That leaves us all in a mess. The only thing that the Court can really do now is give a judgment that it would be a breach of article 6 to proceed – but where does that leave the case?  Can the Court make a decision that the Court itself has breached father’s article 6 rights and make an order that the Court pay compensation?  (allowing the money to then be used by the father to pay a lawyer?)   Almost certainly not.

I can’t get the link to the judgment to work at present to chew over the detail, but here is the Children’s Legal Centre summary.


Ignorance of the procedure is no excuse


It’s a well-worn phrase that ignorance of the law is no excuse, but now we have the Court of Appeal confirming that if a parent is having to construct their appeal in person without the benefit of legal representation, it is not an excuse for procedural flaws.

Re D (Children) 2015


In this case, which was an appeal by the Local Authority arising from the parents successful appeal to His Honour Judge Plunkett who overturned a Care Order and Placement Order in relation to their youngest child, those orders having been made by a District Judge Maughan.

The bare facts of the case are quite simple. The parents had five children (now six) and the four oldest children had made serious allegations of physical abuse by the parents. Care proceedings began and all five children were removed and placed in care. The older children, ranging in ages from fifteen to twelve had “Voted with their feet” and returned to the parents care by the time the Court came to make final orders. Those four children were made subject to Supervision Orders.  The youngest was made the subject of a Care Order and Placement Order (hence adoption being the plan)

A year later, the parents made an application to revoke the Placement Order. His Honour Judge Plunkett, looking at the case decided that what they really intended to do was to appeal against the order.  They had no lawyers and they never actually lodged grounds for appeal or a formal application.


His Honour Judge Plunkett had been understanding about this. The fundamental issues for the appeal were that the older children had substantially retracted their allegations (was this fresh evidence?) and also that the District Judge had not given a judgment about why the older children had not been called to give evidence.

There ought to have been a three stage process here

1. Should the parents be able to appeal out of time, it being a year after the order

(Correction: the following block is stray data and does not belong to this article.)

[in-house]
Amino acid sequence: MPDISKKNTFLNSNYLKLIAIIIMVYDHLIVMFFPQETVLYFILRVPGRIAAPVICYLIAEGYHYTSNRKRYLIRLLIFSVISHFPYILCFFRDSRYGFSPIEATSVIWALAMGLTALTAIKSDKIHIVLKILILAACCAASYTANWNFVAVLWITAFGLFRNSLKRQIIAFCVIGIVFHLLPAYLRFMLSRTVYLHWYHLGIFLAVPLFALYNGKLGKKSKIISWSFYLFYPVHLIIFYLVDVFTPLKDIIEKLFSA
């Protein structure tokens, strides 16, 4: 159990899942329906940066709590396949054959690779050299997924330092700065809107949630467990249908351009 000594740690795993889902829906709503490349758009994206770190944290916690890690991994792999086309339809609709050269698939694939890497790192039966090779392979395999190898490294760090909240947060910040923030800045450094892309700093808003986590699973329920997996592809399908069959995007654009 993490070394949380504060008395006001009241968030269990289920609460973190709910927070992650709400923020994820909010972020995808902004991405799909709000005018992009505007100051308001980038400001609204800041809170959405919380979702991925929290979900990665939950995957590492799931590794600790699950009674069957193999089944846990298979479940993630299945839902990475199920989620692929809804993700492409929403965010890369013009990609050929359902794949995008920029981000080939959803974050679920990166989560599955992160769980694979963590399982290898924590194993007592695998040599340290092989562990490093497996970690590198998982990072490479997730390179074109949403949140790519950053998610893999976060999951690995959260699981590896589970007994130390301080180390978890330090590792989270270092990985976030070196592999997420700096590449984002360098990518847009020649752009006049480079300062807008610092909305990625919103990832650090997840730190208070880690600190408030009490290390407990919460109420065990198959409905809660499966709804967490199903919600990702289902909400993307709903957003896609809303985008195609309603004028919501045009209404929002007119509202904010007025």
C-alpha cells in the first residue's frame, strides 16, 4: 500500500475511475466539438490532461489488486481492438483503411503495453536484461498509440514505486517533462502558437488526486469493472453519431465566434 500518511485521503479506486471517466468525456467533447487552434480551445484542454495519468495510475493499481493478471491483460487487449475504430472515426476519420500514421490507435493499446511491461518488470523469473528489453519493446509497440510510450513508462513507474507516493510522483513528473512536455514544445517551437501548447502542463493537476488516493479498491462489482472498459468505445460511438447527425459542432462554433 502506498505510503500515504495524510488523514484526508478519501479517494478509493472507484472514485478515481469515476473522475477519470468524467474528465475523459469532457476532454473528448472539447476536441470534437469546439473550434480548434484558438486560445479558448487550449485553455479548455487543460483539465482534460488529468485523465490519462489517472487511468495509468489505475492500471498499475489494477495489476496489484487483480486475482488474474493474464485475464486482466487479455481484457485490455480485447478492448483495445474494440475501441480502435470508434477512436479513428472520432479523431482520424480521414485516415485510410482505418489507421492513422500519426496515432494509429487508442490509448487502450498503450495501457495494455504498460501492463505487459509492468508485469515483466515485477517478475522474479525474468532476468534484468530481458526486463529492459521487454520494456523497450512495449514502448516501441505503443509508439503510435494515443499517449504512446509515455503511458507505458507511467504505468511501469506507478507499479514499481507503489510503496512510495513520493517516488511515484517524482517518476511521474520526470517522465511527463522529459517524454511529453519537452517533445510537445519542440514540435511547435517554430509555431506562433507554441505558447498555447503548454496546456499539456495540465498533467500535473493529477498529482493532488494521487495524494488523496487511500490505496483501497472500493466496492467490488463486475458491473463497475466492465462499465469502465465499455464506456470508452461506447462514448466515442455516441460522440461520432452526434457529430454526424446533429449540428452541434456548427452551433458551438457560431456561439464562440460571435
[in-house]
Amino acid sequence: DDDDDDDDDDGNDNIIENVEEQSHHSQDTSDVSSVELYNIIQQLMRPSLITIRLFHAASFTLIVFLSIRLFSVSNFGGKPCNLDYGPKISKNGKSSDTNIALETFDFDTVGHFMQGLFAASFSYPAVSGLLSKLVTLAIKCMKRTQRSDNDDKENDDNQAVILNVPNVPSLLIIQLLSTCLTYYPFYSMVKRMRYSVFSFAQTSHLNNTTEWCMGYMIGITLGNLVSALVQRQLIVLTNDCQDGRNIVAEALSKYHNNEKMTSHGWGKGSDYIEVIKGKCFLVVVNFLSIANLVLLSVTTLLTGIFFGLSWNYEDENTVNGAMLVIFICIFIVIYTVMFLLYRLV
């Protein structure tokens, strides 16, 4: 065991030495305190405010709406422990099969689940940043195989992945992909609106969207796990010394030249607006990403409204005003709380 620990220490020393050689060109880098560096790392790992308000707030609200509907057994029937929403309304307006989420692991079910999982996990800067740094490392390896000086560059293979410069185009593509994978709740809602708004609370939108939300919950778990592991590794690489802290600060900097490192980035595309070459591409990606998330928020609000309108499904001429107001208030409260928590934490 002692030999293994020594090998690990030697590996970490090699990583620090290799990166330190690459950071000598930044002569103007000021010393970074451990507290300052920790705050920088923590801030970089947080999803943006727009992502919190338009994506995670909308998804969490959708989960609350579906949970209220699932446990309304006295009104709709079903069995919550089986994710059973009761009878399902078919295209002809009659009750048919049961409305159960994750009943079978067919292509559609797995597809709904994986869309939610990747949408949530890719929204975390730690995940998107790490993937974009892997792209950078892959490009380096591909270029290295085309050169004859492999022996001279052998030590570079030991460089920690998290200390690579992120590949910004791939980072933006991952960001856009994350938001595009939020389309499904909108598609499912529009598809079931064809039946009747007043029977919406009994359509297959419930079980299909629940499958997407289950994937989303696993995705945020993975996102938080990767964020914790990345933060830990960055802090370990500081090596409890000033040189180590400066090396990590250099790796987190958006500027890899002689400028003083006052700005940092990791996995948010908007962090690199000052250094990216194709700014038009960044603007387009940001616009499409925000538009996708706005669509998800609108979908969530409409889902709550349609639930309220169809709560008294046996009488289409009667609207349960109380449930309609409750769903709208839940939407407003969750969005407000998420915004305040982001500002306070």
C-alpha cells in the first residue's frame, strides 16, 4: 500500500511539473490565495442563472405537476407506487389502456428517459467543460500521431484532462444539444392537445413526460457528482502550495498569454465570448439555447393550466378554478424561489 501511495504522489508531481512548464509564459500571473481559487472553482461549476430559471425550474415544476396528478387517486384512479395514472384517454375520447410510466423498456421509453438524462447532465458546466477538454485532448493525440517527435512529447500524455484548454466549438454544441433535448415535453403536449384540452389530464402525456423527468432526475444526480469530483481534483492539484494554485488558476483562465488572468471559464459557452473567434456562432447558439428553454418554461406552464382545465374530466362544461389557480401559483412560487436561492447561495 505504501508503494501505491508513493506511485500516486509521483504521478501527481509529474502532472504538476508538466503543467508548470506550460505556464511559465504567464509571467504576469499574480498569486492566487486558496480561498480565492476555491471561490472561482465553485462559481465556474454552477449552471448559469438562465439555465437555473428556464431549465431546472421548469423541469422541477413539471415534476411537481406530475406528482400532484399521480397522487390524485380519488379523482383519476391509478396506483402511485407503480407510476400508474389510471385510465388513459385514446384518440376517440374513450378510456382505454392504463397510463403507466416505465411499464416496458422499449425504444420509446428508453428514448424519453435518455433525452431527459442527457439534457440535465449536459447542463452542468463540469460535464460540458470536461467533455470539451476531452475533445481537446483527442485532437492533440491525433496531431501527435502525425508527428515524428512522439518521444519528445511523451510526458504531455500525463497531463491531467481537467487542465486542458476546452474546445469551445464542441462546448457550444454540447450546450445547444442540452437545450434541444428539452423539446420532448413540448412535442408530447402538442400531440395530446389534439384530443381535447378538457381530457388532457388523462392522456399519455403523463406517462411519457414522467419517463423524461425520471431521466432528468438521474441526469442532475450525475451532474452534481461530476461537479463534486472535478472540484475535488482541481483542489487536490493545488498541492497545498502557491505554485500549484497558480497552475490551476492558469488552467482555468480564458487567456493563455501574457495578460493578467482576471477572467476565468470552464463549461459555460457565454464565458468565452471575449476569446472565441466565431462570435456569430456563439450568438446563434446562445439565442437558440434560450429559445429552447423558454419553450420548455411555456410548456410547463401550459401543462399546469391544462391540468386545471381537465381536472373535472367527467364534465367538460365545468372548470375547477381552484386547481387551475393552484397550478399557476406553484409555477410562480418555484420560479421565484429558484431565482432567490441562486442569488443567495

2. Should they have permission to appeal

3. Determination of the appeal

In the event, because of the blurred nature of the hearing, the LA and Guardian had thought that the Judge was considering part 2 only, but the Judge had considered that he was determining the appeal itself, and he set aside the Care Order and Placement Order and directed a re-hearing.


There are a few important issues that this raises. The first is the headline – to what extent does or should a Court grant leeway to failures in technical or procedural matters because parents (who would have wanted lawyers but couldn’t have them because of legal aid rules) were inexperienced and unknowledgeable about the process?

  1. Although the parents were acting as litigants in person when they instigated the process that became the appeal in L’s case, and some procedural latitude may be justified to accommodate such a litigant, the appeal procedure established by FPR, Part 30 is neither complicated nor onerous. It simply requires pleaded grounds of appeal, permission to appeal granted on stated grounds followed by the determination of the appeal on those grounds at a hearing. A substantial (and therefore impermissible) departure from the Part 30 requirements may well establish a situation in which one or more of the parties is denied a fair hearing.
  2. In relation to the appeal in L’s case, the process adopted by HHJ Plunkett did not come close to that which is required by FPR 2010, Part 30. The D11 Notice filed by the parents did not contain any grounds of appeal, other than the bare assertion that the children had retracted allegations. The Notice was stated to be challenging the judge’s decision regarding L’s adoption and the judge’s refusal to allow the parents to apply to revoke the placement order (ie the 2014 determinations) whereas the judge moved on to allow an appeal against the order made on the 2013 fact-finding hearing. Other than to note the point, at no stage did the judge engage with the fact that this un-pleaded ‘appeal’ was over a year out of time. The grounds upon which the judge eventually came to allow the appeal emerged in the process of free flowing to-and-fro communication between the judge and counsel during the hearing on 21st November.


(Given that I have encountered many family lawyers who have no idea of the Ladd v Marshall test for fresh evidence on appeal, I think the Court of Appeal rather overstate the simplicity of the appeal process here…)